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Nightwings and the Mouth of Truth

I recently read the book Nightwings by Robert Silverberg. The book is a collection of three stories originally published in Galaxy magazine in 1968-1969. This edition is part of IDW Publishing’s “New Classics of the Fantastic” imprint.

The stories are set in the future on Earth, in the “Third Cycle”. The First Cycle is our own time. The Second Cycle represented the height of technology and learning and the fellowship with the worlds of the galaxy, culminating in a great fall due to arrogance. In the Third Cycle, mankind specializes to such a degree that each human either chooses or is bred for a single life’s work and relegated to a Guild. The stories describe how humankind finally has to face punishment for its past sins and must reach for redemption through belief in something larger than themselves.

It is a very odd book. The worldbuilding is wonderful, but the story is more philosophical than action-packed. I especially enjoyed puzzling out Third Cycle names for First Cycle places (Roum = Rome, Usa-amrik = USA America, Atin = Athens, Jorslem = Jerusalem, Stralya = Australia, Ais = Asia, and so on).

While the main character, the Watcher, is in Roum, he is taken to see the Mouth of Truth.

“It is impossible to lie in this place,” Gormon told her. “Can you imagine any relic more worthy of protection?”….

We found ourselves before the ferocious head of a monster in high relief, affixed to an ancient wall pockmarked by time. The monster’s jaws gaped, the open mouth was a dark and sinister hole. (pp. 55-56)

The Watcher is then instructed to place his right hand into the Mouth of Truth and a question is posed to him. He is told that if he speaks a falsehood, he will lose his hand.

This episode reminded me of my own trip to Rome (in 1990 during the First Cycle) where I saw “La Bocca Della Verita” (the Mouth of Truth), this same sculpted Roman disk currently displayed in the Santa Maria in Cosmedin church.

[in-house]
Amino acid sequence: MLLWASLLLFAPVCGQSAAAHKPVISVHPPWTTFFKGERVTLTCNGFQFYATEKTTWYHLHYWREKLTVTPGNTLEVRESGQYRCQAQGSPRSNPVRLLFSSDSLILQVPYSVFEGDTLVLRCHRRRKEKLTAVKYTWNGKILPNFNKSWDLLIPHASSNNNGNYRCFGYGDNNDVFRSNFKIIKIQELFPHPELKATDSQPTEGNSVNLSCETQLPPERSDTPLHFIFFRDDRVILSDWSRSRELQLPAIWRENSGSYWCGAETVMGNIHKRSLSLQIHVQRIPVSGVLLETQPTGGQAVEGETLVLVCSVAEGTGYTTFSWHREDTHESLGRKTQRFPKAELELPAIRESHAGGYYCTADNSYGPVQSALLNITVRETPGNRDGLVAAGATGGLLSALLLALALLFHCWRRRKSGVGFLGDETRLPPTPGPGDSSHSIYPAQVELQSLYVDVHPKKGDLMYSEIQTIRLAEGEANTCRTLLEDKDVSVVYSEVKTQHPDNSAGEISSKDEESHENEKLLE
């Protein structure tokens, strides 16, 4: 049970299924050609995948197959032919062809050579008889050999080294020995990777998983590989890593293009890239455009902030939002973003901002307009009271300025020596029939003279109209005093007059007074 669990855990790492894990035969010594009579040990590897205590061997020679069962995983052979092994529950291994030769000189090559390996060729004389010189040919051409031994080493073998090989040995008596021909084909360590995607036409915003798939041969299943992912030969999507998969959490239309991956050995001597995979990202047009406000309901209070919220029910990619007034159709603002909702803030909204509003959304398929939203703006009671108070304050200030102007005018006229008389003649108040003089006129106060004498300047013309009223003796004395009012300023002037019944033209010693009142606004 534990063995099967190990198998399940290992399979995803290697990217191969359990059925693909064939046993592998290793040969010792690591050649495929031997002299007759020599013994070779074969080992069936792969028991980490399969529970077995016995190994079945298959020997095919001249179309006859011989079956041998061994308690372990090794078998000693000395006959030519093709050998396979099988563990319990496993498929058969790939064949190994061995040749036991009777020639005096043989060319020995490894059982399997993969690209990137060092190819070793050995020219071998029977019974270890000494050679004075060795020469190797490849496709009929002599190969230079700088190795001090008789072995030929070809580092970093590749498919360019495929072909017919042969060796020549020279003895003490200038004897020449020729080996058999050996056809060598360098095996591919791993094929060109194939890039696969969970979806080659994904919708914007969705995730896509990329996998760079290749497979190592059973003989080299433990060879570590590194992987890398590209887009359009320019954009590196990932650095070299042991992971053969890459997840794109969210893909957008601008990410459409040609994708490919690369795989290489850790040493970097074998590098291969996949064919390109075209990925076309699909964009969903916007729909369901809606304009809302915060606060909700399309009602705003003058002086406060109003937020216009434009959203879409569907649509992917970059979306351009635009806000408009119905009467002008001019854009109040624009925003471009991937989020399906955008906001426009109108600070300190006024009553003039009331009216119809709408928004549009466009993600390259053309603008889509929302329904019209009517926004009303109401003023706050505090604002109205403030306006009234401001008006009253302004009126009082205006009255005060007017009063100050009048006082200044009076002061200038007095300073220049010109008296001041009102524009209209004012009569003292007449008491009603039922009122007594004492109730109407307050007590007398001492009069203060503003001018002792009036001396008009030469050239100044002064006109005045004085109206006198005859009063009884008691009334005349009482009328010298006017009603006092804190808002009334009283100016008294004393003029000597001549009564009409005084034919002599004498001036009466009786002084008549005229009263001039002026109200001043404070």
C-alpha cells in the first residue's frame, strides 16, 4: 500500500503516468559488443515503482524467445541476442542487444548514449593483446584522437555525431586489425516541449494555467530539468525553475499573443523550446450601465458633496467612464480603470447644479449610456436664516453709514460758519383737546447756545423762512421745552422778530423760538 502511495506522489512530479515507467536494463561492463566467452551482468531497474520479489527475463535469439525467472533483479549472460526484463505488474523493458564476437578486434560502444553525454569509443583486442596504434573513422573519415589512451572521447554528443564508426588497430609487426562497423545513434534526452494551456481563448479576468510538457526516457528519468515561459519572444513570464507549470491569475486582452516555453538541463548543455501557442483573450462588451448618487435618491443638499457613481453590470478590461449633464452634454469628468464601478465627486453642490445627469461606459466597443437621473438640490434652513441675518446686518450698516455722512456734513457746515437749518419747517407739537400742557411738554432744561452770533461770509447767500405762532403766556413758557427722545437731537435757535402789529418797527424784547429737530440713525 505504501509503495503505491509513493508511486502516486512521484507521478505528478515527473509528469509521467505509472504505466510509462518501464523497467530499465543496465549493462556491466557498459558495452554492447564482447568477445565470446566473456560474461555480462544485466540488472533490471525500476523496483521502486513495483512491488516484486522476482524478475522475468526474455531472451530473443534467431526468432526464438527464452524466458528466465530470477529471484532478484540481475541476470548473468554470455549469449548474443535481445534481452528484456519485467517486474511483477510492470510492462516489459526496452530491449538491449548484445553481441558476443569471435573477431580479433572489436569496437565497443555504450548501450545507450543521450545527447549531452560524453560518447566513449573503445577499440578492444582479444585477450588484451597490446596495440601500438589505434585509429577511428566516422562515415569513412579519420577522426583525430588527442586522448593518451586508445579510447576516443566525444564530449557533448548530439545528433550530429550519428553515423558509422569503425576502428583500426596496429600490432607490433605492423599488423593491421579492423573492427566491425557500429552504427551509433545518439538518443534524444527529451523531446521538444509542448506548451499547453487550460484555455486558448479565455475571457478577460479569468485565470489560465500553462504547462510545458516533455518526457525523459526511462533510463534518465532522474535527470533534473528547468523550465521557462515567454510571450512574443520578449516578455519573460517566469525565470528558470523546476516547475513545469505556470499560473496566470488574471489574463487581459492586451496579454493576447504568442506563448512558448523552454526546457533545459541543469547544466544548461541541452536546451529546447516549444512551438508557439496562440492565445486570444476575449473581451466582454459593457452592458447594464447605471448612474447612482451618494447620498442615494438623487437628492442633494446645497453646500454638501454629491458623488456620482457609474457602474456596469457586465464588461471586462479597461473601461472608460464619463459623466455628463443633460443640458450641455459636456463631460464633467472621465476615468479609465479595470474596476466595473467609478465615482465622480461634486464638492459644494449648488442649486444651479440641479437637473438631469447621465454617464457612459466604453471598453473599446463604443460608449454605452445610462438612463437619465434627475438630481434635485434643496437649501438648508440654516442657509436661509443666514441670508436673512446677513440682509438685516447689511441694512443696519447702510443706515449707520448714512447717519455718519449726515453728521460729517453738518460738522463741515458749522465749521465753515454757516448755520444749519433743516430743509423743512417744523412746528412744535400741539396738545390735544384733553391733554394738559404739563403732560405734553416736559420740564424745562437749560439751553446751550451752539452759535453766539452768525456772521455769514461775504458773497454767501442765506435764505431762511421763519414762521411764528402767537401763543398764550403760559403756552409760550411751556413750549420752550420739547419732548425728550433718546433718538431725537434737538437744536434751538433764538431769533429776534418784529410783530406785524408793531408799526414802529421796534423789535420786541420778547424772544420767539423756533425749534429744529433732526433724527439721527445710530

Our tour guide told us the following story, which I’ve never read anywhere else:

It is said that the Roman gods punish those who lie about their adultery while their hand was held within the mouth of the statue. A liar would feel the bite of the god’s head, while the blameless would be spared.

Now, as it happened (narrated the tour guide), a man who suspected that his wife was having an affair decided to test her faithfulness. He told her that they would be visiting the god’s head. Somehow, the crafty woman was able to get a message to her lover (who her husband had never met). The lover conceived of a plan to circumvent this threat. As she strode through the Roman plaza, the woman pretended to swoon. As she began to fall, a man in the street (her disguised lover) conveniently caught her and brought her back to her feet. She and her husband both thanked the man.

As they reached the stone, the husband placed his wife’s hand within the stone and asked her to assert her innocence. She confidently declared, “I have been in no one else’s arms but yours… oh! except for that man’s who helped me to my feet in the plaza.” As she told no lie, the god did not bite.

Whether the tour guide was telling an actual Roman story or if it was from his own imagination, I’ll never know. In fact, since the story was told to me (an American) in French in an Italian city, it could be that I misinterpreted everything!

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